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Points classification leader Alejandro Valverde (Movistar)
Hopes for "grand duels" against Gilbert in Ardennes Classics
Having come back to racing this year after a doping suspension, Alejandro Valverde (Movistar) is also back to winning ways. With four victories and a podium spot at the Tour Down Under as well as Paris-Nice in his pocket, the Spaniard's balance sheet in late March is more than promising in view of his real targets this year, the Ardennes Classics and the Tour de France.
Valverde did not expect such a successful return to competition, but he told L'Equipe that he trained as hard during the last year as when he was competing. "I knew I had good shape as I had trained well at home, but I didn't think I would be able to do such a good season start. But during the suspension, I did exactly what I did before. I trained regularly, and I had two peaks of form during the year. I trained as though I was competing, but without competing."
Turning his attention towards the Classics season, Valverde admitted that Philippe Gilbert (BMC) would be the man to beat after what the Belgian showed last season. "To me, Gilbert was the best rider in the world last year," the Spaniard continued. "I would love to be able to deliver a grand duel against him in the Ardennes Classics. I'm sure this would also be great for the spectators."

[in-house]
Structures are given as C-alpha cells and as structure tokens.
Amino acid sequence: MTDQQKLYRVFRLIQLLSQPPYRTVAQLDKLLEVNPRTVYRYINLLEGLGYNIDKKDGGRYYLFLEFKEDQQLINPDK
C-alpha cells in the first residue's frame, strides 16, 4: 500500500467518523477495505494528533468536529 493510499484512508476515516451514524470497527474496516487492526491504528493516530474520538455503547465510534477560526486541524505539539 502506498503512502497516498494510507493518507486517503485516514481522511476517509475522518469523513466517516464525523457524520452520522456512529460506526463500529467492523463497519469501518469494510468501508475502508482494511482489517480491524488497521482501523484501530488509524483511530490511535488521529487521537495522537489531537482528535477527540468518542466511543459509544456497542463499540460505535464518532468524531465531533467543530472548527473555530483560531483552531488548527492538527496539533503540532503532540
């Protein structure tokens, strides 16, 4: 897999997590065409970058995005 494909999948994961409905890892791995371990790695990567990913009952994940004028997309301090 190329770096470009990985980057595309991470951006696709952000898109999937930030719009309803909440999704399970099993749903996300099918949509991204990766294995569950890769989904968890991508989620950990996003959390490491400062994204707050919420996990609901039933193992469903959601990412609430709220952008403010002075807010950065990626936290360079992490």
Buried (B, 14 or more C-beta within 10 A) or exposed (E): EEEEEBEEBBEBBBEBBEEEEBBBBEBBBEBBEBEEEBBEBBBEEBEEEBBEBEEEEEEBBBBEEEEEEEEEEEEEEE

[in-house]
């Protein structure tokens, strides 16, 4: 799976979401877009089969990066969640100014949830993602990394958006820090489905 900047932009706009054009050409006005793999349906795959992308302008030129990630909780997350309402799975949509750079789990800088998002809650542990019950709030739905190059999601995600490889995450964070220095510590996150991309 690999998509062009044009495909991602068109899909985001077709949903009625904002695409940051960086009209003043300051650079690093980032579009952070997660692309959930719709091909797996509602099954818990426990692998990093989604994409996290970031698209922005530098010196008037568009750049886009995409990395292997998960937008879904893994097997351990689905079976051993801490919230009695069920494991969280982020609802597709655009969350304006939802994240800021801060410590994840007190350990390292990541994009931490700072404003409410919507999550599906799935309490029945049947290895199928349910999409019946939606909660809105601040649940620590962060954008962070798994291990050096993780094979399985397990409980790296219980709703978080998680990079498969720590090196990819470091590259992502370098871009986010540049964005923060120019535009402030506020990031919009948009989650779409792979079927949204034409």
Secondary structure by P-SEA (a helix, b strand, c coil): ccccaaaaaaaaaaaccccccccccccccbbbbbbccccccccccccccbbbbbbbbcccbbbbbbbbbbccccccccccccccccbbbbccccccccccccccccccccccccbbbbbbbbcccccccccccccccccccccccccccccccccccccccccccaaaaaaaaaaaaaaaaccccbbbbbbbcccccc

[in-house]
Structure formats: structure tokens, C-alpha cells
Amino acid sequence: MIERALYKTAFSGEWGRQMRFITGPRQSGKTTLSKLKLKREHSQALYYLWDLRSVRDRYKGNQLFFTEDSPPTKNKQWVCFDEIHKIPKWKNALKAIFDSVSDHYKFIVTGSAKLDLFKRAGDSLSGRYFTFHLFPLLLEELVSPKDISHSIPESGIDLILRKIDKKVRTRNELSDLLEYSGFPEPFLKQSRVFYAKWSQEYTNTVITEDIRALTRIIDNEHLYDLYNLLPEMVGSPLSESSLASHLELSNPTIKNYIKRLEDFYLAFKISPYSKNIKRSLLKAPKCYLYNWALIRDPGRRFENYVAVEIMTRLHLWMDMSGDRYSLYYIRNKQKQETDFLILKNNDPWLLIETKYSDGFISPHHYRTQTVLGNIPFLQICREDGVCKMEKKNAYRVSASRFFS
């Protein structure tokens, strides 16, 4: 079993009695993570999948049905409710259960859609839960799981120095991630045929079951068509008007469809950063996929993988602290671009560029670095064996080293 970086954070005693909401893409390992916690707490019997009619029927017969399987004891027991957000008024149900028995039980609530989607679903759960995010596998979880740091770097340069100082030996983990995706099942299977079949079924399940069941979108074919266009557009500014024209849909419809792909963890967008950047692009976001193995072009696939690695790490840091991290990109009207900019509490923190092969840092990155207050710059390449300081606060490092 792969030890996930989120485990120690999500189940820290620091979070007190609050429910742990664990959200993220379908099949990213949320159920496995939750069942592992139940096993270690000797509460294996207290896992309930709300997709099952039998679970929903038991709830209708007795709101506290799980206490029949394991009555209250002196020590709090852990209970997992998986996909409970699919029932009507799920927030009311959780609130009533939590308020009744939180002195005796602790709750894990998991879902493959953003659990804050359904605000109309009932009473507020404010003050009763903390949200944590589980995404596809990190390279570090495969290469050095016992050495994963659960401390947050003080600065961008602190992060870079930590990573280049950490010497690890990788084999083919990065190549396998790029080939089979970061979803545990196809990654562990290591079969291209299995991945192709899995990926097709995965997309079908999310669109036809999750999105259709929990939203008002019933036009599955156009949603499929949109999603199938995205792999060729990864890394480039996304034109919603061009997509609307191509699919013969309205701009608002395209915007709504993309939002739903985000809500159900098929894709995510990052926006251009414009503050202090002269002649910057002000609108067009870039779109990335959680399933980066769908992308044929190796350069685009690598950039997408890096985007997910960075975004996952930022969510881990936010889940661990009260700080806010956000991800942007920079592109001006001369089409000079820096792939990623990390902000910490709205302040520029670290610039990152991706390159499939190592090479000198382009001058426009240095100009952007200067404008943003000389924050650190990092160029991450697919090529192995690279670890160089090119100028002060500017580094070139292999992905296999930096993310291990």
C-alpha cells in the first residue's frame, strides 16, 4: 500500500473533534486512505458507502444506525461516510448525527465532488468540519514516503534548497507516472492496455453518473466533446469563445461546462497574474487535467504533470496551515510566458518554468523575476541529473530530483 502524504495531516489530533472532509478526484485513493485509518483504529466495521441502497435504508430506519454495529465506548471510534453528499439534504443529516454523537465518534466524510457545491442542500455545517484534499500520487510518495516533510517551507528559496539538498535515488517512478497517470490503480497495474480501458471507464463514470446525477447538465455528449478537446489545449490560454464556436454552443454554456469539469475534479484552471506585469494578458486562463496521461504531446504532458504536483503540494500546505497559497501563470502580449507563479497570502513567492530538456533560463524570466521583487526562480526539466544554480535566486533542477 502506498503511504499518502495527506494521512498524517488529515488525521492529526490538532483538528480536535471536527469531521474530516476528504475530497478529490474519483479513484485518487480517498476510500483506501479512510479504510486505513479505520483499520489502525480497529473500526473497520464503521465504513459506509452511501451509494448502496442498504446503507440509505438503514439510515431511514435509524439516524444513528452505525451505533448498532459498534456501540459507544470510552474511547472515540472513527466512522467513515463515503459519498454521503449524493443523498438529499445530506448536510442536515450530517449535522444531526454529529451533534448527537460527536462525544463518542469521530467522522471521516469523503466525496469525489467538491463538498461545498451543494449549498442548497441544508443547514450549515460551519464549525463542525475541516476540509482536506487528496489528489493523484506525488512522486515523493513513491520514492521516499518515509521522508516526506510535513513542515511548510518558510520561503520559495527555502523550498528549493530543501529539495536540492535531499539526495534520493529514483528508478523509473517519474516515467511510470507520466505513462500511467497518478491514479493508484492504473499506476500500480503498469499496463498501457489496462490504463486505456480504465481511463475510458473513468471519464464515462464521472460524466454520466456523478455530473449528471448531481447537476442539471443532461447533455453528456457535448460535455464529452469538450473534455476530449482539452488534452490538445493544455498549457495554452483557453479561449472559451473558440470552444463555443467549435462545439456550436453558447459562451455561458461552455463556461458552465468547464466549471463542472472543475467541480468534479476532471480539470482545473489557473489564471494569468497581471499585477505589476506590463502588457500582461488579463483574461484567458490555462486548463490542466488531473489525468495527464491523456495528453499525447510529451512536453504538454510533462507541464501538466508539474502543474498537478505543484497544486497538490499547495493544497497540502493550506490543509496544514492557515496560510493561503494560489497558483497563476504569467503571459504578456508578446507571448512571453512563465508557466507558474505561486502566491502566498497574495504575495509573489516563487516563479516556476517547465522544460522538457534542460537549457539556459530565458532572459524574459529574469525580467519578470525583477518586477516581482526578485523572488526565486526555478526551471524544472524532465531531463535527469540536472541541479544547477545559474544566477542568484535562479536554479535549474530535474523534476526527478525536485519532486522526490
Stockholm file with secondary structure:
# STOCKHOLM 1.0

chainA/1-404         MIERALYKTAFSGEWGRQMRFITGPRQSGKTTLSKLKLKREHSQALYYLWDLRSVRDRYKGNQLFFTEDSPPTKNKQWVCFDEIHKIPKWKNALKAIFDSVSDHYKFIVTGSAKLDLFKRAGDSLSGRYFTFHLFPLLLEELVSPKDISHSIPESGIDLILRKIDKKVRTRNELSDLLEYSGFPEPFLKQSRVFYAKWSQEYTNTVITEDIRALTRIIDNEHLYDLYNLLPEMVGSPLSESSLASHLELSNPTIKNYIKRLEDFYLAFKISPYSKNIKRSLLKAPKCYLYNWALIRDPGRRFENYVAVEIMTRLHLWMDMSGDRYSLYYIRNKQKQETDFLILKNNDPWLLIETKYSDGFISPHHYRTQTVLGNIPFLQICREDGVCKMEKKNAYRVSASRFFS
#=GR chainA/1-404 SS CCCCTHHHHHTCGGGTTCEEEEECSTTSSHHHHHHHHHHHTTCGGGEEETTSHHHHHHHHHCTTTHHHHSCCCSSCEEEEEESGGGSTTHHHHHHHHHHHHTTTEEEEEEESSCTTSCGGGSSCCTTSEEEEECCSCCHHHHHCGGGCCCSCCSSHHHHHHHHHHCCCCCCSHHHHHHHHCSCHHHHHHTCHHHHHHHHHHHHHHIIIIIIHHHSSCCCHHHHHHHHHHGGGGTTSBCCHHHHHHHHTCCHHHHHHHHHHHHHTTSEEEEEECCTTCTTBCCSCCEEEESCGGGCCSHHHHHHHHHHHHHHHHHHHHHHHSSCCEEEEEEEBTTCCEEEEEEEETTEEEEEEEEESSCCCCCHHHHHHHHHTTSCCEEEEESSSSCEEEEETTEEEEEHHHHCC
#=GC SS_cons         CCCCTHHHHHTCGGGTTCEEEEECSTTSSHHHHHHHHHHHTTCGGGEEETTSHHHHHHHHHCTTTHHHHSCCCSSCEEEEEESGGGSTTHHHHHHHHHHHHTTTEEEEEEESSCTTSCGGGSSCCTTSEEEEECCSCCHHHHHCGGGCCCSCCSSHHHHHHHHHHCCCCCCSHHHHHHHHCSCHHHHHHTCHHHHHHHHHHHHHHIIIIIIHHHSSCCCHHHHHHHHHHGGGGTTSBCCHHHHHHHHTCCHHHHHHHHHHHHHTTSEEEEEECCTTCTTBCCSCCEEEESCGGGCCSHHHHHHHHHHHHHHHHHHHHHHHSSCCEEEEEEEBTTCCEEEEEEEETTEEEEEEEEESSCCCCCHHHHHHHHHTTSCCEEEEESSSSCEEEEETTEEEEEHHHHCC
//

On top of his other prestigious victories, Valverde won Liège-Bastogne-Liège twice in his career, and the Flèche Wallonne once. Gilbert took all three Ardennes Classics last year, on top of his first victory of the Amstel Gold Race in 2010.
But Valverde, who also has the overall 2009 Vuelta a Espana to his account, sees himself as a contender for the Tour de France this year. Even though the 2012 parcours has widely been branded as one for the better time triallists, the Movistar rider believes in his chances to take the yellow jersey.
"My idea is to fight for the general classification," said the 31-year-old, who already has two top ten results in the Tour to his name (in 2007 and 2008). "It's clear that the amount of time trial kilometres favours those riders who are specialists against the clock, like Wiggins or Evans. But the Tour is the Tour, it is very long and anything can happen, it can be over at any day. So I will do my utmost to be there, to do the best I can, even if, to me, the favourite is Andy Schleck.
"He wants to win it, but so do I. In the time trial, we are about on the same level. I think the Tour 2012 will be very open."